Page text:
aVariables on which the classification of prediabetes and type 2 diabetes was based.

bHOMA-s and HOMA-b were determined from FPG and insulin levels (pmol/l) with the HOMA Calculator (University of Oxford)[16].

cAll participants with type 2 diabetes according to either HbA1c or OGTT were excluded from the analyses for prediabetes.

BMI, body mass index; FPG, fasting plasma glucose; HbA1c, glycated haemoglobin A1c; OGTT, oral glucose tolerance test; PG, plasma glucose.


We found that we identified fewer new cases of diabetes when we used the HbA1c method, but more new cases of prediabetes than we did when we used the OGTT in our population of South Asian origin. Moreover, the overlap of the classifications based on the HbA1c level and the OGTT was only partial, and the sensitivity and specificity (prediabetes only) of HbA1c for identifying OGTT-defined diabetes and prediabetes were low. Regardless of the partial overlap, we found that all those identified had poor metabolic profiles. The metabolic profiles of those identified with the HbA1c level and those identified with the OGTT alone did not differ. This was the case for both diabetes and prediabetes.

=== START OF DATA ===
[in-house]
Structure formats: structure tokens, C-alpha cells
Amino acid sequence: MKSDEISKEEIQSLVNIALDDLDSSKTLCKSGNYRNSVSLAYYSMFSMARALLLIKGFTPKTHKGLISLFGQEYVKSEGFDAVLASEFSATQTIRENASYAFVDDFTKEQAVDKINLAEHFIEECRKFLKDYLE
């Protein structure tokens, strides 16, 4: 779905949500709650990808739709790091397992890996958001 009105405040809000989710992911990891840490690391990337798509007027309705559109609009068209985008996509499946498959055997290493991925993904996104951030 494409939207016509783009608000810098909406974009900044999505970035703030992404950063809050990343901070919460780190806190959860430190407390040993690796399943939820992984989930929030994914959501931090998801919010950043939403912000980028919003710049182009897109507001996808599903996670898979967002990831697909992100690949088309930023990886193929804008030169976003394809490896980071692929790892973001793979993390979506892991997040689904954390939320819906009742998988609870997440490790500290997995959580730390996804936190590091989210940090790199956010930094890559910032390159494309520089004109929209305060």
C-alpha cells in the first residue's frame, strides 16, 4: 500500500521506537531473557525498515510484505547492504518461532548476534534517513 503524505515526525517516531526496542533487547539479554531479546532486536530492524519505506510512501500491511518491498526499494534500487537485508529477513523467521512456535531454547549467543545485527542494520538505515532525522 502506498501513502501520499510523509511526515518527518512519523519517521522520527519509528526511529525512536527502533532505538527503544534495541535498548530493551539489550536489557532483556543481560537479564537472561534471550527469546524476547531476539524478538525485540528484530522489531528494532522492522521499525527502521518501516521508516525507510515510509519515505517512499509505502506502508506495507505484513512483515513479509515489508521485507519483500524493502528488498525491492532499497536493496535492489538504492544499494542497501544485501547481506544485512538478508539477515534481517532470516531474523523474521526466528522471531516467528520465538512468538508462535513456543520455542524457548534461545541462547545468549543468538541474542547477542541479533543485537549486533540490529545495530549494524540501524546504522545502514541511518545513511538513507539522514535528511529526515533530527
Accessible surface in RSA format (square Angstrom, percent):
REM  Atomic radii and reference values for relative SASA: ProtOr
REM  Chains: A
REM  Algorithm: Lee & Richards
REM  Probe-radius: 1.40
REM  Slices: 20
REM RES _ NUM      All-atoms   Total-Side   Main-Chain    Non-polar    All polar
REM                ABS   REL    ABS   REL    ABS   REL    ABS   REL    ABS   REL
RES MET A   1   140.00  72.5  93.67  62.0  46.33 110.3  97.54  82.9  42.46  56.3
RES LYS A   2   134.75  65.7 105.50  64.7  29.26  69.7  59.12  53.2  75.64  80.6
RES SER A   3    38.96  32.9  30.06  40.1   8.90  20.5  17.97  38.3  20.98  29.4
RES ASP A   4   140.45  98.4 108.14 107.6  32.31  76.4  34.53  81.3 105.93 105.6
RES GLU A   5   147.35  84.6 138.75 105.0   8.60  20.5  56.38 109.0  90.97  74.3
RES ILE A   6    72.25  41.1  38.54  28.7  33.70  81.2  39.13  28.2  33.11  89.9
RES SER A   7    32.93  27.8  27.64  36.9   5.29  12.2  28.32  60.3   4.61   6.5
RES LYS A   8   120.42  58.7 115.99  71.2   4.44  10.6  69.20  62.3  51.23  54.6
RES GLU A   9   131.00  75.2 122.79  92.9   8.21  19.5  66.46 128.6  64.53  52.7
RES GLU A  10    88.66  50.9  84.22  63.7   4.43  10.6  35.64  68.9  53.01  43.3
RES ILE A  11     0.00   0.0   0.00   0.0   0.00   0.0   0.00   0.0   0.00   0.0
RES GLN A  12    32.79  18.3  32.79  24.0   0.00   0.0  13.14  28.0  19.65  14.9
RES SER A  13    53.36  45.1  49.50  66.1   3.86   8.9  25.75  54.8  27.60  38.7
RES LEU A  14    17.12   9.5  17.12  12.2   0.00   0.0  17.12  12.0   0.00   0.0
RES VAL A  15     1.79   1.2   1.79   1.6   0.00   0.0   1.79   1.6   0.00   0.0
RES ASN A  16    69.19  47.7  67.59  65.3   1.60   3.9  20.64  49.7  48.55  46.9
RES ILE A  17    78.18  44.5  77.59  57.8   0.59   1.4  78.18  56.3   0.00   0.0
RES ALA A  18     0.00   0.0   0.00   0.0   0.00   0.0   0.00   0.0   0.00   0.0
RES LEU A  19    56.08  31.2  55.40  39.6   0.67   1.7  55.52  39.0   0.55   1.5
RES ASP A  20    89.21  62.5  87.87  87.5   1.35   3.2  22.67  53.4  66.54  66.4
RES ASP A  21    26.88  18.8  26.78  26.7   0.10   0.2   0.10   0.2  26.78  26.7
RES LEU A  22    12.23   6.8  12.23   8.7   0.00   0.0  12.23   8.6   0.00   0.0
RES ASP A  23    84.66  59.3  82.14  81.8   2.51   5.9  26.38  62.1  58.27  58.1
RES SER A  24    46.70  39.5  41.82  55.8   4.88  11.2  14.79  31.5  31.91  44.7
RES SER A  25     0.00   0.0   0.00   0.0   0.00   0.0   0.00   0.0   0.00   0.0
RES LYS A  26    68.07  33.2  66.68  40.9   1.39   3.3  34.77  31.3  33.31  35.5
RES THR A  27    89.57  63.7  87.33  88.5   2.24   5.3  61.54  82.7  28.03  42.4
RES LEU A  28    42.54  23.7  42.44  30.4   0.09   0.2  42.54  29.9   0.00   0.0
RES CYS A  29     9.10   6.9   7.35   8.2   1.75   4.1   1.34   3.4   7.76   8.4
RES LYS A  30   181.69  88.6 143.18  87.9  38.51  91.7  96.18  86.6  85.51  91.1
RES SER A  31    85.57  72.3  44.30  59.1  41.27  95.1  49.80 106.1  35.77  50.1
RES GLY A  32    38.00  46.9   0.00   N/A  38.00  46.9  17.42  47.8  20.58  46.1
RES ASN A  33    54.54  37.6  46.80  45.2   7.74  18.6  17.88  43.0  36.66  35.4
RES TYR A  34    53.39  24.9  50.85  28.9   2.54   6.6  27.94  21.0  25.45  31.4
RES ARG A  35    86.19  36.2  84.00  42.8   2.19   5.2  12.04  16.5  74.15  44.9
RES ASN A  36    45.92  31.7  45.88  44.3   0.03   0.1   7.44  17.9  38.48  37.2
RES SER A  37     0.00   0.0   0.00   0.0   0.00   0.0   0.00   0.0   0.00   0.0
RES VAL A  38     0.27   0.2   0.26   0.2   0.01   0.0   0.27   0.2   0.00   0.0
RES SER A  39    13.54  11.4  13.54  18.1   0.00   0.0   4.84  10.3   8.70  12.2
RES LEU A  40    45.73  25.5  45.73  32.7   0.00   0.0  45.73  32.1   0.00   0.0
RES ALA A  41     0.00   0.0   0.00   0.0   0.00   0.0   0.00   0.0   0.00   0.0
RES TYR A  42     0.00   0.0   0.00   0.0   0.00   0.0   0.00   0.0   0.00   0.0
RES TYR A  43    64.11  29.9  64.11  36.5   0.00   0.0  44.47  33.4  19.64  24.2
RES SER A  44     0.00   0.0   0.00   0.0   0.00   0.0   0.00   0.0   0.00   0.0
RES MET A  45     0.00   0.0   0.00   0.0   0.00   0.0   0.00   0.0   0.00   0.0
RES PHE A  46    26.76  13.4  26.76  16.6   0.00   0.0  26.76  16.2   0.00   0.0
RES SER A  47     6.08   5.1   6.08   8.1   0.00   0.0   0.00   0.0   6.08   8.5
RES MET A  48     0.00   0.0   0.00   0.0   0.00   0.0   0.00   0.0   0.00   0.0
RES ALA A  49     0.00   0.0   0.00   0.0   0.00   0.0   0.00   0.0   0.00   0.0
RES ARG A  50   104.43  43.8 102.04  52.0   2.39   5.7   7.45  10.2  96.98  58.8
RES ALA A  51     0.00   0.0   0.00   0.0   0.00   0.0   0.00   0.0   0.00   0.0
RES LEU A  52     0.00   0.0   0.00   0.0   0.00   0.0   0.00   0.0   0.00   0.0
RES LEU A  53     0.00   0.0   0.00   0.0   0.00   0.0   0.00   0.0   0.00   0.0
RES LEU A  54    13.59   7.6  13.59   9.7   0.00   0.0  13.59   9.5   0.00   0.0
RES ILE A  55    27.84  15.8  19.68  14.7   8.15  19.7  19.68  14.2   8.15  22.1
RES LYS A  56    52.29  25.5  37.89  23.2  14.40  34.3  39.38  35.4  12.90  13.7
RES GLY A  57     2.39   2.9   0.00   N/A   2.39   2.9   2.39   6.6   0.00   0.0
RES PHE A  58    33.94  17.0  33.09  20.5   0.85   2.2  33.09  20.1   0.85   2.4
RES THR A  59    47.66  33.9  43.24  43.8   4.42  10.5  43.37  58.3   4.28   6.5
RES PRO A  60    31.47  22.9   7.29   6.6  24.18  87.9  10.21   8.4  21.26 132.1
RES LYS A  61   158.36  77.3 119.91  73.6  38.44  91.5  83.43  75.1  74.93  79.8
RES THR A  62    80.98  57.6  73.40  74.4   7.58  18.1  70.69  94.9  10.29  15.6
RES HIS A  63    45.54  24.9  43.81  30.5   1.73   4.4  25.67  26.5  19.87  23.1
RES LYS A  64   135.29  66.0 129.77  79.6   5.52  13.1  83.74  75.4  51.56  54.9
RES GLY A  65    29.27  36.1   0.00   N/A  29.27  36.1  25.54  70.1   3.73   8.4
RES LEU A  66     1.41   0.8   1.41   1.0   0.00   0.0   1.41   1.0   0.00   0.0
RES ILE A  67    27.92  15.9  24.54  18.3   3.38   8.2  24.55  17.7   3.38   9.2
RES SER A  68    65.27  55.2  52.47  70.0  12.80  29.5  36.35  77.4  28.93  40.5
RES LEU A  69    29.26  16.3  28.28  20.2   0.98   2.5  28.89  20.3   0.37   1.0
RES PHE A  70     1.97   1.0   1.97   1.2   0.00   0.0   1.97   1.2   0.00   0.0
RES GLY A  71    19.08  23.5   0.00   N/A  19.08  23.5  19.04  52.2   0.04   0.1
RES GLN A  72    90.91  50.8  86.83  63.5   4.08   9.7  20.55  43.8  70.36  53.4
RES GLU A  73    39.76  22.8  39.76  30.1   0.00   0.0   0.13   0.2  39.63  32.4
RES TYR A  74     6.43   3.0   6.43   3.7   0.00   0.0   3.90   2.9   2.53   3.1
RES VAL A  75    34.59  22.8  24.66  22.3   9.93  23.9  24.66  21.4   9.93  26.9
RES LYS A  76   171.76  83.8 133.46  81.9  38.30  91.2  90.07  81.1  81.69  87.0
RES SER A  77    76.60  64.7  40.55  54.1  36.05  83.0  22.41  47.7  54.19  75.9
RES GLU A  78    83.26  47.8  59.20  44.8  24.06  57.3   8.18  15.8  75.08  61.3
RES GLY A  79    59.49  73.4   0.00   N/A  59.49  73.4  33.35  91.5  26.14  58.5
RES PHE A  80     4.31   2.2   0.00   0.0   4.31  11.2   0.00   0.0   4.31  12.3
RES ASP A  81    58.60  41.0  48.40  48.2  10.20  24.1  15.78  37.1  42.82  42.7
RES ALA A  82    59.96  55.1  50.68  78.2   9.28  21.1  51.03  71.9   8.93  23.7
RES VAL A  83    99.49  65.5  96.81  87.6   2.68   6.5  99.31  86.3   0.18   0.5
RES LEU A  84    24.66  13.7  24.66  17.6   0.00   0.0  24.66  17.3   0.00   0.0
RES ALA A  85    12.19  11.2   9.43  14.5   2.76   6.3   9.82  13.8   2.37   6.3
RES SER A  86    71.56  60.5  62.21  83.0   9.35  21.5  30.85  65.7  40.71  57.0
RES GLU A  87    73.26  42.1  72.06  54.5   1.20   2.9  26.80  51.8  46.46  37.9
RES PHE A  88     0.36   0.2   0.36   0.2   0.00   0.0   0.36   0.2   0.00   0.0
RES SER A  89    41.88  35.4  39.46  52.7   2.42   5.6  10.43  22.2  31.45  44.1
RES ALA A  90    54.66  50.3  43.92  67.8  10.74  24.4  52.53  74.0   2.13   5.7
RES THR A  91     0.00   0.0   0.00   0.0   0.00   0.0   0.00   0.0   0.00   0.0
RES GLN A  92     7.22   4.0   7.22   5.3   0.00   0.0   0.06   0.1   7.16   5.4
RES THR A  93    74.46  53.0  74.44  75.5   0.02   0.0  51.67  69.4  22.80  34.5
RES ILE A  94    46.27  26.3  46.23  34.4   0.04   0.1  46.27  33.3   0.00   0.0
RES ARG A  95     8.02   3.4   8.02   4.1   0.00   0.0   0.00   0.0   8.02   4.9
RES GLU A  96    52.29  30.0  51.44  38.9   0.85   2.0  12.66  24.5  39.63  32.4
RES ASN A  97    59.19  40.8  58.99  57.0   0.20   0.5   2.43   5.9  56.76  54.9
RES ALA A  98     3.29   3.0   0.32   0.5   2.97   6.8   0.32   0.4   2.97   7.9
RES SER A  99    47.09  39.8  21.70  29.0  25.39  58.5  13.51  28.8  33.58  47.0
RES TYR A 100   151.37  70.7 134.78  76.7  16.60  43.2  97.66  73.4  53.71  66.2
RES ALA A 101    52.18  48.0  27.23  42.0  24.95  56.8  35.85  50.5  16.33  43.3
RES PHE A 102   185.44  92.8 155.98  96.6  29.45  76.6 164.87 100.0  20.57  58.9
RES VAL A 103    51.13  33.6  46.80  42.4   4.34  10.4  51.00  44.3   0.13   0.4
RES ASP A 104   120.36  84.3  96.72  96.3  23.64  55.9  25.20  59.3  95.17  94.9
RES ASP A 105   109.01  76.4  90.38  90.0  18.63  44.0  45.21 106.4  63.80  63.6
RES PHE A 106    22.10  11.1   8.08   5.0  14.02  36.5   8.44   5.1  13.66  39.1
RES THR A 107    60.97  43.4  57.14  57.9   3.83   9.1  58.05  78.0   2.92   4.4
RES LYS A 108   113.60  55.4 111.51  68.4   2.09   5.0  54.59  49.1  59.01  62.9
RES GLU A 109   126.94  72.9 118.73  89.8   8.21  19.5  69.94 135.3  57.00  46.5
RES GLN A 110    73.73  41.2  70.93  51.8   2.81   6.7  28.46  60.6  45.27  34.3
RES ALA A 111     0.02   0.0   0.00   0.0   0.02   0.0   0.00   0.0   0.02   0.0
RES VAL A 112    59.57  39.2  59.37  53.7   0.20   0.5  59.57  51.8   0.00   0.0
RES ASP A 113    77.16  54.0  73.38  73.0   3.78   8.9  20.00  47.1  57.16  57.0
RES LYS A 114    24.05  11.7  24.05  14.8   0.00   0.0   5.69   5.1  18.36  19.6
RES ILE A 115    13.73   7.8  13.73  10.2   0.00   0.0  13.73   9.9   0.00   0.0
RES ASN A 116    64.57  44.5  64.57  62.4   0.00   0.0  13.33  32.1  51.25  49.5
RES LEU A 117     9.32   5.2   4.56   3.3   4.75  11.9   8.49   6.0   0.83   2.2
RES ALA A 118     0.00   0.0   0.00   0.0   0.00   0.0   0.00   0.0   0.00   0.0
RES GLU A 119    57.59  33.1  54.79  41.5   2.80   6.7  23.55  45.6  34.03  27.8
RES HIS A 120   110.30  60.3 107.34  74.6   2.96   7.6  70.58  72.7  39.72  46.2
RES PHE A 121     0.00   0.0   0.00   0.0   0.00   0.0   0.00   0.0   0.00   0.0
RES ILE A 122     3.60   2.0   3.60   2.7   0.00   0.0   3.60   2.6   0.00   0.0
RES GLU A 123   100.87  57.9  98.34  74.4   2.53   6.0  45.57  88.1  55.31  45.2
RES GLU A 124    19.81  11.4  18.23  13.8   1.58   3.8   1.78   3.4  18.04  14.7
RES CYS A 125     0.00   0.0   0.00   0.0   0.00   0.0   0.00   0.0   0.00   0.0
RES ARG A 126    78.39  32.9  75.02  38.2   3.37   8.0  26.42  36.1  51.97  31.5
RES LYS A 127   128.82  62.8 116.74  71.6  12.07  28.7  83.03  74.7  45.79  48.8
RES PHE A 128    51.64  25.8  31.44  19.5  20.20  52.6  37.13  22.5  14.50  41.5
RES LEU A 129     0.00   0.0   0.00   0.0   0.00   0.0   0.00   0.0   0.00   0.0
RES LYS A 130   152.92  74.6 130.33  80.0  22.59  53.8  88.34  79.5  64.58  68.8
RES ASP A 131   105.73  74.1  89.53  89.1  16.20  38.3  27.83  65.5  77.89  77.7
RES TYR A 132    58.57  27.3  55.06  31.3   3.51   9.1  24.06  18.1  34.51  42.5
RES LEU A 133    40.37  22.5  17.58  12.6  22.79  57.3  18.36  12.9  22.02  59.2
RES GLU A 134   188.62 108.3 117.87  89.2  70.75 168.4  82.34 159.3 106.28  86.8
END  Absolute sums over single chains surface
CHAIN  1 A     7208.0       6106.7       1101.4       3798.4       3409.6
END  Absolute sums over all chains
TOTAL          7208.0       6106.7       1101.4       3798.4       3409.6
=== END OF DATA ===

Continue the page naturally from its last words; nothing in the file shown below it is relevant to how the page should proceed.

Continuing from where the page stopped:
Although the AUROC in our study was high, the low sensitivity of HbA1c for OGTT-defined diabetes and prediabetes was in line with previous studies in various ethnic groups[8, 10, 11, 2123]. For instance, a recent cost analysis in a South Asian population aged 40–75 years in the UK reports low sensitivity of HbA1c (at >6.5%) for diabetes[23]. Although many studies have reported a relatively high specificity, a study in India – similarly to our study – found low specificity of HbA1c, particularly for prediabetes[8, 10, 11, 2123]. The lower optimal HbA1c threshold for prediabetes in our population was in line with the threshold that the Indian study recommended[10]. Moreover, the lower optimal HbA1c threshold corresponds to the American Diabetes Association’s current recommendations[19]. Yet, the continued low sensitivity and specificity for this lower threshold seems to support the World Health Organisation’s recommendation not to use HbA1c to determine prediabetes[24].